On Friday, June 27, at 7:30 p.m., Dia de San Pedro celebrations commenced with a lecture by Professor Ligia Sierra from the University of Quintana Roo. She spoke about the Guerra de las Castes and the resulting founding of San Pedro. At about 9:00 p.m. at the old football field, despite the rain, people gathered under the Belikin tent to witness the opening ceremonies. The high school band and Mundo Divididos, a band from Mexico, entertained the crowd after.
On Saturday, June 28th, at about 9:00 p.m. Angel Nuñez, Master of Ceremonies, introduced the Belize Dance Company who performed their latest dances under the theme "Black rhythms of Belize." Their dances were well received. Music was provided by a turtle shell and Garifuna drums band and Mr. Peters and his Boom and Chime band. The dances performed depicted events in Belizean History such as the enslavement of African ancestors. Cultural and day to day events in the life of the Creole and Garifuna people were also presented in the form of dance.
The San Pedro High School band performed after the Belize Dance Company and were followed by the Mexican band Mundo Divididos. During intermissions Ozzy the clown entertained the crowd with jokes and a juggling act.
At around 4:00 a.m. the following morning, the fire truck wailed its sirens as it passed through the main streets of San Pedro. The church bells promptly rang announcing the start of the traditional mass held for the men of San Pedro. People gathered after the mass at the Lion's Den for breakfast where hot coffee, coco and powder buns were served. Immediately following breakfast the crowd dispersed to their skiffs to participate in the traditional skiff procession and blessing. But due to the rain the procession was poorly attended and only about 15 skiffs were blessed at the Texaco gas station at the fishing cooperative.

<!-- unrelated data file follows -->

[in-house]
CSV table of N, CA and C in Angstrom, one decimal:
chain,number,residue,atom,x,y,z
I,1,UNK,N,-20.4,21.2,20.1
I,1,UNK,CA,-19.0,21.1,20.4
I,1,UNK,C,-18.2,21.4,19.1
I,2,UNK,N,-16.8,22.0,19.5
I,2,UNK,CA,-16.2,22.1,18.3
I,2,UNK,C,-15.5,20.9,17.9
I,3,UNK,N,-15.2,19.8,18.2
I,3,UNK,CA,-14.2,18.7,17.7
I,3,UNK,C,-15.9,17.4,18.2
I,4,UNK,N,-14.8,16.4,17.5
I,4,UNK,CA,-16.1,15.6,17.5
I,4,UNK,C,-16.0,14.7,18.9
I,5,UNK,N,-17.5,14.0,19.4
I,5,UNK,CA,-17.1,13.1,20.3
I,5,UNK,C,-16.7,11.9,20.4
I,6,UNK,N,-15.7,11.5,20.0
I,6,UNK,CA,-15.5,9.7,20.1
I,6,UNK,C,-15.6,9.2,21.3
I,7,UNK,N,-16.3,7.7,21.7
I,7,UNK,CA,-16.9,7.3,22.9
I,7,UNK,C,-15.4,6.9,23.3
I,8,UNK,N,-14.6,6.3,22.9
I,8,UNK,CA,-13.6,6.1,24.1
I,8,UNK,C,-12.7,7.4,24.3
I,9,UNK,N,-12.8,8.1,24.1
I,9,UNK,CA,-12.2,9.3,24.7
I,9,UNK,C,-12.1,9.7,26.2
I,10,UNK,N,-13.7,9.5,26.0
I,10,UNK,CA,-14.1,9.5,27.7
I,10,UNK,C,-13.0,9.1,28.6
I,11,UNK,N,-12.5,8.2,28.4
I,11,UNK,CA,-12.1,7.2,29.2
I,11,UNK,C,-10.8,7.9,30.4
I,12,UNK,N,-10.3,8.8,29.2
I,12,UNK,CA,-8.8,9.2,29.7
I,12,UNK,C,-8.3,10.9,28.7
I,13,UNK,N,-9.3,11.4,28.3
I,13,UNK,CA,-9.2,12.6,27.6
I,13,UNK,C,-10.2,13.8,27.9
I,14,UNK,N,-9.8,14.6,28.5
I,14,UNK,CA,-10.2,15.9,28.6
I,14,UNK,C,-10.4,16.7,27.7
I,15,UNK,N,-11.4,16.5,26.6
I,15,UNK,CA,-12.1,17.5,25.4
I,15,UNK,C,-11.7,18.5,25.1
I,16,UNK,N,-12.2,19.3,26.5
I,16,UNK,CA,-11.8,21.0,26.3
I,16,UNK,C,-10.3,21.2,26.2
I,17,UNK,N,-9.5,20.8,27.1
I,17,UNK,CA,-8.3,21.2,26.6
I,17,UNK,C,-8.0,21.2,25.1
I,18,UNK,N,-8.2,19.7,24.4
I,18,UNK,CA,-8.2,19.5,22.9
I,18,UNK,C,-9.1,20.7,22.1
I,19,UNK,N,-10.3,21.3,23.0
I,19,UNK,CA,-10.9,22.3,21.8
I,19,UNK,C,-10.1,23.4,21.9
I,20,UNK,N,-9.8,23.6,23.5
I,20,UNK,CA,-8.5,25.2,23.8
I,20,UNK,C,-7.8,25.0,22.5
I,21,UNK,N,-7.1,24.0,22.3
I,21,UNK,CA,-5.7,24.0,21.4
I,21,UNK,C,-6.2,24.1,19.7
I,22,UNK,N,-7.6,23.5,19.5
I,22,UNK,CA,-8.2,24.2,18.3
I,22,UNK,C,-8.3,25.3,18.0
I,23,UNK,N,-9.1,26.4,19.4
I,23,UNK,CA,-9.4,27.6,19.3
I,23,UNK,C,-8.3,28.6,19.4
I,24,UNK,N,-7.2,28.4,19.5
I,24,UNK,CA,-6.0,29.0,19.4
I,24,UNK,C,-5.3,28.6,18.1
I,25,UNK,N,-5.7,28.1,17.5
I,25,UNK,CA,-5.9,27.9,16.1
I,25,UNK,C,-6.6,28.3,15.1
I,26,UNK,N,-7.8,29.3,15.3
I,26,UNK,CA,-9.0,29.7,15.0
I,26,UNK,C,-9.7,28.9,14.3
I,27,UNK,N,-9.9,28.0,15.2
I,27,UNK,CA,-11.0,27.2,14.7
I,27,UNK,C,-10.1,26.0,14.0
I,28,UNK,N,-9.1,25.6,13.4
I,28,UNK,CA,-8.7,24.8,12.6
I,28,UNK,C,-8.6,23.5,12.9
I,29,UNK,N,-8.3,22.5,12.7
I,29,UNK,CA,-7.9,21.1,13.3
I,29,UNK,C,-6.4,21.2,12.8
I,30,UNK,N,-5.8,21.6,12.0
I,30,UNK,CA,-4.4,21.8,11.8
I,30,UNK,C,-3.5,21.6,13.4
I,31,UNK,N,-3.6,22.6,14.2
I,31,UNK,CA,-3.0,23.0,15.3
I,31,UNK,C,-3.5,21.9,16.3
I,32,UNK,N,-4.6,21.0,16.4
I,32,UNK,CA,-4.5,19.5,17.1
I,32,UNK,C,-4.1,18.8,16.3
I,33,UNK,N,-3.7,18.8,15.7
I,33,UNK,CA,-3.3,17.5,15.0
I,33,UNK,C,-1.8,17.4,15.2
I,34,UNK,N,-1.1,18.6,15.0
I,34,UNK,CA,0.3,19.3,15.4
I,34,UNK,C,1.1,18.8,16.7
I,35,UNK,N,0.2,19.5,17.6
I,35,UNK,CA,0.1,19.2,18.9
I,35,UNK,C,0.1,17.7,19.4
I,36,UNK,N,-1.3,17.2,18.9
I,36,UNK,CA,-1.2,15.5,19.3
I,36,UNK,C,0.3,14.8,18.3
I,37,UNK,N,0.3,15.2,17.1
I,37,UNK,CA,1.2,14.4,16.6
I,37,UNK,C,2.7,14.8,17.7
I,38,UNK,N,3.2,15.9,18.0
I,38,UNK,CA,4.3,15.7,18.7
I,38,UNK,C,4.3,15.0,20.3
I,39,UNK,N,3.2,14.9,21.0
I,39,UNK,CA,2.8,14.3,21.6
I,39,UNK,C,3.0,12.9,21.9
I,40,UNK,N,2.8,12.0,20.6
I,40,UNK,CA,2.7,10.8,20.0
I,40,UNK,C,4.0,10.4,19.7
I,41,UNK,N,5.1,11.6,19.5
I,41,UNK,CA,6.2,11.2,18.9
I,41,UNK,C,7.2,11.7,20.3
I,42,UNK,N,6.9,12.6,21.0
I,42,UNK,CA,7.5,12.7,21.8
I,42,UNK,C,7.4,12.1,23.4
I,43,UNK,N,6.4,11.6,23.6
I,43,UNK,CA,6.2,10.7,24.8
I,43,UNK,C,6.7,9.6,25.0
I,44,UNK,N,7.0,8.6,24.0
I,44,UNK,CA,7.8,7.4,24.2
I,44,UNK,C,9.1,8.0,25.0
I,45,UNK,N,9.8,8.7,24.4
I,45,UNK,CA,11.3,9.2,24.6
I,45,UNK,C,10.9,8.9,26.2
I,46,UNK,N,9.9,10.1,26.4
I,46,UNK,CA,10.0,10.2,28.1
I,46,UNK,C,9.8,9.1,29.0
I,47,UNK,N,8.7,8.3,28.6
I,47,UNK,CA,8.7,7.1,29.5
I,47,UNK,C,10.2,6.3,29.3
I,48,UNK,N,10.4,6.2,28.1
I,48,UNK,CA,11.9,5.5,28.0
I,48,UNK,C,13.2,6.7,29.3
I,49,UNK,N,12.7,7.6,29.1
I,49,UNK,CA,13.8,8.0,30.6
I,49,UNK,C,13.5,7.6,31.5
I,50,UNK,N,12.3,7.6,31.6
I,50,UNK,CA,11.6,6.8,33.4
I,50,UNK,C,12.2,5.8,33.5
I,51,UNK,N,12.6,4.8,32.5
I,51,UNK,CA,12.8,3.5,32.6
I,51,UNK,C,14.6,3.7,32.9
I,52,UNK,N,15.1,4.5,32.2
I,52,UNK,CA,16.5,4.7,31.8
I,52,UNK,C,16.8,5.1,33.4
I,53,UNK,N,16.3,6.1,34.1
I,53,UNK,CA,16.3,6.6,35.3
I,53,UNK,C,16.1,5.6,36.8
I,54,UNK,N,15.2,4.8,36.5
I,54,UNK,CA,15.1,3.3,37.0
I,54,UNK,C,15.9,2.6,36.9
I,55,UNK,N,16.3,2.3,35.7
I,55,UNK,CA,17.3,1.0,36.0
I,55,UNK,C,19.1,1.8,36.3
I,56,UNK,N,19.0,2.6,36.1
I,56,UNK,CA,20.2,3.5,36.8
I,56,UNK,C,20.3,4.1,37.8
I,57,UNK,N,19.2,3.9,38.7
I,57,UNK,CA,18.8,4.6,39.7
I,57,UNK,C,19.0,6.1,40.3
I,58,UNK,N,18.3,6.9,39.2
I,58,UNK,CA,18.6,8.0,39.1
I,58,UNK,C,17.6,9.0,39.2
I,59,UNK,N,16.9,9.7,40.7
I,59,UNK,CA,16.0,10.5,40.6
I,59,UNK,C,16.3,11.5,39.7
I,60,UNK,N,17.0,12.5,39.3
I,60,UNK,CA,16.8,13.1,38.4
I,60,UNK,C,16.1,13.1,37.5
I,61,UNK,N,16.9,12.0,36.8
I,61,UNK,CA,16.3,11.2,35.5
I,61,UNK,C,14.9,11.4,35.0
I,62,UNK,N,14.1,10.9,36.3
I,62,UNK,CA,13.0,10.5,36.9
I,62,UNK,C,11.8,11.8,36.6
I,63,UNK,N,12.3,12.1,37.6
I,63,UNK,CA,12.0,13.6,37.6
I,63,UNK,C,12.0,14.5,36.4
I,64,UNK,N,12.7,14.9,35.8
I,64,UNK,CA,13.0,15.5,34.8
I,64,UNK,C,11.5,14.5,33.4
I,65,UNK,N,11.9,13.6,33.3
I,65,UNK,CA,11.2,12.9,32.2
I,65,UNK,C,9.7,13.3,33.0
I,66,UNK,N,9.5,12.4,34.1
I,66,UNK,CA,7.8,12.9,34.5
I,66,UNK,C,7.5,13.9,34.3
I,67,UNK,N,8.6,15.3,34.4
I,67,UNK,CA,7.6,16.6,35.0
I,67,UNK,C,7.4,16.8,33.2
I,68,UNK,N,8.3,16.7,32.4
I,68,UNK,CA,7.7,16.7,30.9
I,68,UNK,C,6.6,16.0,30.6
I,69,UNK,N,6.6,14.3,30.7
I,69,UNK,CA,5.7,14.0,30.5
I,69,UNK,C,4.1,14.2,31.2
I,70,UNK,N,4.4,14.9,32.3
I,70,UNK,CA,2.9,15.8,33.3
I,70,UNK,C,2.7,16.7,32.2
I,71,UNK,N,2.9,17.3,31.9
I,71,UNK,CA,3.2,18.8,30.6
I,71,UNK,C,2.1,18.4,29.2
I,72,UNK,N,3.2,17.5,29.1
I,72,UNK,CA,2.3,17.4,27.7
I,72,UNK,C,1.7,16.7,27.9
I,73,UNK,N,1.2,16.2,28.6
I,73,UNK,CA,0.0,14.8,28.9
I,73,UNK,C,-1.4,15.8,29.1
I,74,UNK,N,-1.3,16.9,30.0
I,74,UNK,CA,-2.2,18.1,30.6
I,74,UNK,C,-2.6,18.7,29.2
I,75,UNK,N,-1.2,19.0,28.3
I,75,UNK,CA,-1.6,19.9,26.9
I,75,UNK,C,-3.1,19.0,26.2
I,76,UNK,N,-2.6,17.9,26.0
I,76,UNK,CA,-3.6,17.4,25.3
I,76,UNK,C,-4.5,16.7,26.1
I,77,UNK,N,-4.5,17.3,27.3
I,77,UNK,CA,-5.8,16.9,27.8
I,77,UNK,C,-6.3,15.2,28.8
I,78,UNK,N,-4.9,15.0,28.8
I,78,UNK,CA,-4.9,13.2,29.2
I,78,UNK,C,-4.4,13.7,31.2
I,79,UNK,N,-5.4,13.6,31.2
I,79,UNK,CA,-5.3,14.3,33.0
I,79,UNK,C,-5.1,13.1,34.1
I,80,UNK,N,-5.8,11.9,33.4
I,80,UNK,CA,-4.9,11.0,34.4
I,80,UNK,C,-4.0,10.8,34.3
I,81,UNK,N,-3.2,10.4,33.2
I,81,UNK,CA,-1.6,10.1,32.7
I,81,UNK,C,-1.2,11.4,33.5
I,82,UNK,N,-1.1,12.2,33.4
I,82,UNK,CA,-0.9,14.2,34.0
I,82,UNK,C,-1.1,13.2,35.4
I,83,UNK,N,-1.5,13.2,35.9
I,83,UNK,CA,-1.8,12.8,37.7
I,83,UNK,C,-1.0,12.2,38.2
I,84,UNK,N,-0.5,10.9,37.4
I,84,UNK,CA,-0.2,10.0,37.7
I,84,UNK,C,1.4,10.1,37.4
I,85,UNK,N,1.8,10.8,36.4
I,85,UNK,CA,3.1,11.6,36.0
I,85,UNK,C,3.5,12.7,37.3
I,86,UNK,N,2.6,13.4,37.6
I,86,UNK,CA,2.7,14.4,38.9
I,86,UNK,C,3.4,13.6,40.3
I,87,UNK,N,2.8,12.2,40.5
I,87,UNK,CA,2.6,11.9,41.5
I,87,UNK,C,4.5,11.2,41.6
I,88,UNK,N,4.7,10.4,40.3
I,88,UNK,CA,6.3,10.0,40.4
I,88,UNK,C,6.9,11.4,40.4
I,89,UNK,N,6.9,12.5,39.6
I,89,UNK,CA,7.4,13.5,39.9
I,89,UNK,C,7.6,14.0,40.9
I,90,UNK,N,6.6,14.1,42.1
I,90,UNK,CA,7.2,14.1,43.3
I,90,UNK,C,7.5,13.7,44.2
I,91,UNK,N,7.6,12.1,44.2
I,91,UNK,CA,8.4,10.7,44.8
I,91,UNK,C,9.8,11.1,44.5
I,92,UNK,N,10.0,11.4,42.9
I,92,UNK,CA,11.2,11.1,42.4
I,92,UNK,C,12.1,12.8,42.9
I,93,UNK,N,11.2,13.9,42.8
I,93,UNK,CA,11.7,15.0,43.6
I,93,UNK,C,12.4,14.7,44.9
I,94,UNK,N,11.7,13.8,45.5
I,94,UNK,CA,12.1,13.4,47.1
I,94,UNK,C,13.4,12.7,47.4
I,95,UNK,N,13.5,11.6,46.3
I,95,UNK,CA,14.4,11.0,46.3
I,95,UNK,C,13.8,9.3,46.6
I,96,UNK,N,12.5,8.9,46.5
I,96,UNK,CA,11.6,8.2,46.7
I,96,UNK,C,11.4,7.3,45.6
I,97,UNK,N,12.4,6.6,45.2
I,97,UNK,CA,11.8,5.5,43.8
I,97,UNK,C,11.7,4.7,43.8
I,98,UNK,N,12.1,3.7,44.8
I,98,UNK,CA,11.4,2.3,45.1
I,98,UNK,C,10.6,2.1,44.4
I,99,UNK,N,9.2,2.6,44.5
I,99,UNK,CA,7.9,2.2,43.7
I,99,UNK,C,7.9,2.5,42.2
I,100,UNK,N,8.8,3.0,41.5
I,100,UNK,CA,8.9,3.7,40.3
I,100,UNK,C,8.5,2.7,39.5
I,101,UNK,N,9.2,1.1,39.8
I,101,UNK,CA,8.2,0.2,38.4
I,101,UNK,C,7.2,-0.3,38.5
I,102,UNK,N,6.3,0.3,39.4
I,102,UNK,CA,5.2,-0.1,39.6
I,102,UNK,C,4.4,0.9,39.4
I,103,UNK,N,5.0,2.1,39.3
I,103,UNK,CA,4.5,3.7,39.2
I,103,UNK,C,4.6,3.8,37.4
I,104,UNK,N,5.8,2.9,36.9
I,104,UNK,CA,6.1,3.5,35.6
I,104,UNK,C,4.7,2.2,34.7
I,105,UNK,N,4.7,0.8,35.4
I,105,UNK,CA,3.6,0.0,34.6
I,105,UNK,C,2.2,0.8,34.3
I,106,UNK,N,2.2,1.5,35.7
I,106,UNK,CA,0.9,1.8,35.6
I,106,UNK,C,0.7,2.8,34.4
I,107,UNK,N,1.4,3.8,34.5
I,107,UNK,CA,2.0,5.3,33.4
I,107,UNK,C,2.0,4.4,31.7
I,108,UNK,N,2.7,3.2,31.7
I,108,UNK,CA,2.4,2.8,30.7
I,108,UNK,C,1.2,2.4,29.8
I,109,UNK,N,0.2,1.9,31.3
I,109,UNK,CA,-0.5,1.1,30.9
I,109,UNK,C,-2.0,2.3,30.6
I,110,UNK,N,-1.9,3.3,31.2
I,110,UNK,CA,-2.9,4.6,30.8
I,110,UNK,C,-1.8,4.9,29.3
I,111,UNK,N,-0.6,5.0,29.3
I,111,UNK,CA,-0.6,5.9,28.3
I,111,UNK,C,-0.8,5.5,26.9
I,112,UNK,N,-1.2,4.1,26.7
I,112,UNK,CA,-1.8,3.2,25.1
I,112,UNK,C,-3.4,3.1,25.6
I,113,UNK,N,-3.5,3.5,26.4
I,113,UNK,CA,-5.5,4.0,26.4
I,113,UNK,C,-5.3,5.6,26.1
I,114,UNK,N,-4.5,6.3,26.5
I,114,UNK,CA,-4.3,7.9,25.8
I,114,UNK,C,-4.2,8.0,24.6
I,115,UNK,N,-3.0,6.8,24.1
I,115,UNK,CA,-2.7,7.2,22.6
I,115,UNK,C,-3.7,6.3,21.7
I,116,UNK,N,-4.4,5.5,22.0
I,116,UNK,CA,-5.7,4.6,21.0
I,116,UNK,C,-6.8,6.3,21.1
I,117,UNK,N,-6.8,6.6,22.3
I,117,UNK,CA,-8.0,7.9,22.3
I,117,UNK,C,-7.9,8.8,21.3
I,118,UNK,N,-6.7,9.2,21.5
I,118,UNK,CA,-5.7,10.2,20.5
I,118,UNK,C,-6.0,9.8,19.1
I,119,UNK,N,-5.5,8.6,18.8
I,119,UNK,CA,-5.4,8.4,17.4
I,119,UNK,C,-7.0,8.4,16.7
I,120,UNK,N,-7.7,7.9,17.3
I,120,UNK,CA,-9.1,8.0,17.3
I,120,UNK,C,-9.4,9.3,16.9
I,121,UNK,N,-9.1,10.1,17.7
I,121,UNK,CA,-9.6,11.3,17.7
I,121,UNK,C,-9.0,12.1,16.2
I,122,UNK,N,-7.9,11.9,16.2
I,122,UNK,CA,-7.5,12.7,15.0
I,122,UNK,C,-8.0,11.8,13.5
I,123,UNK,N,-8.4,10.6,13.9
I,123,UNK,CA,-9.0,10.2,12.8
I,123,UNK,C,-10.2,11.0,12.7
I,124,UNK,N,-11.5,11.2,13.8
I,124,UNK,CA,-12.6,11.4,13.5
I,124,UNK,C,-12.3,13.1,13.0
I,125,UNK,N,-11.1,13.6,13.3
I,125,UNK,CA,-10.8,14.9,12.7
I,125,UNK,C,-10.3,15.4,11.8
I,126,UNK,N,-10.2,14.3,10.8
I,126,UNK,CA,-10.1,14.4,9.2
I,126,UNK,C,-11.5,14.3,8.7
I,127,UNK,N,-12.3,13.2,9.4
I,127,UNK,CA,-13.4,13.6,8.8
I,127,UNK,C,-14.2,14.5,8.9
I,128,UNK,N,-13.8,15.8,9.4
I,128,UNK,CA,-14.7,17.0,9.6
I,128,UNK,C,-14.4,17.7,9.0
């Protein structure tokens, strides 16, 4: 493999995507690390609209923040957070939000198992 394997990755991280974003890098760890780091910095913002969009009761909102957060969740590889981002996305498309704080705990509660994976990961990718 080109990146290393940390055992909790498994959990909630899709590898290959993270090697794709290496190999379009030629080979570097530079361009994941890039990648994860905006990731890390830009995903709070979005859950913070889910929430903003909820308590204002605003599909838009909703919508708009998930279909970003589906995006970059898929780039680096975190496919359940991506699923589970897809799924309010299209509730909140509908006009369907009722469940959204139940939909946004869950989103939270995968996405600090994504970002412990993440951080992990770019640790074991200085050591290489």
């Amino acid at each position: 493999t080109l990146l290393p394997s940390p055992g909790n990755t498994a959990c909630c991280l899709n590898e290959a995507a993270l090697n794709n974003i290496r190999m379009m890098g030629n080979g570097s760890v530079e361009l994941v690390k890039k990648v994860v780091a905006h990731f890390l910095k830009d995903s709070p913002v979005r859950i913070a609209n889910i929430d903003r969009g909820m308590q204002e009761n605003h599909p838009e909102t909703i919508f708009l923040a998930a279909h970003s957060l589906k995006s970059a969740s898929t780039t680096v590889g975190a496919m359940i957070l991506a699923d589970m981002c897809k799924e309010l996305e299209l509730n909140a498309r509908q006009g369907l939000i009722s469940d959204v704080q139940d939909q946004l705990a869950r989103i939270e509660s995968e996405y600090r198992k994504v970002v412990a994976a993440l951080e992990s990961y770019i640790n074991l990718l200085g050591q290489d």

The festivities ended on Sunday night at the old football field where Mundo Divididos and the New Combination Band entertained the crowd.
The Caste War started around 1847 with Spanish intervention in the lifestyles of the Maya Indians in the Yucatan Peninsula. The Spaniard manipulation of the land's resources, tax implementation and manipulation of their lifestyles caused the Mayan revolt. The number of Maya decreased due to massive killing in vast number of revolts against the Spaniards. The Maya's only intention was to gain recognition as a people and a life without constant manipulation by the Spaniard hierarchy. The Yucatan Maya had to change their mode of production and constantly fight for their land that was unlawfully taken away from them. They made countless pleas to the Spaniards which were ignored and thus the Caste Wars broke out in the major cities of the Yucatan Peninsula. Yucatecan Maya involvement with Belize started when they started to flee from Yucatan and began working with the logging and chicle industry. This brought about the founding of the Corozal and Orange Walk Districts. The end of the Caste War was declared officially over in 1904 and this month of July marks the 150th year of the beginning of the war and the ideology of the Mayan struggle.
Sierra's presentation was very educational and some interesting issues about the Caste War and its effects on the settlement of Belize were raised by the audience.
The Board of the Historical Society would like to thank the San Pedro Town Board, the Mexican Cultural Institute, the Mayan Princess, the San Pedro Lions, Hol Chan Marine Reserve and Prof. Ligia Sierra for their support in making the evening a success.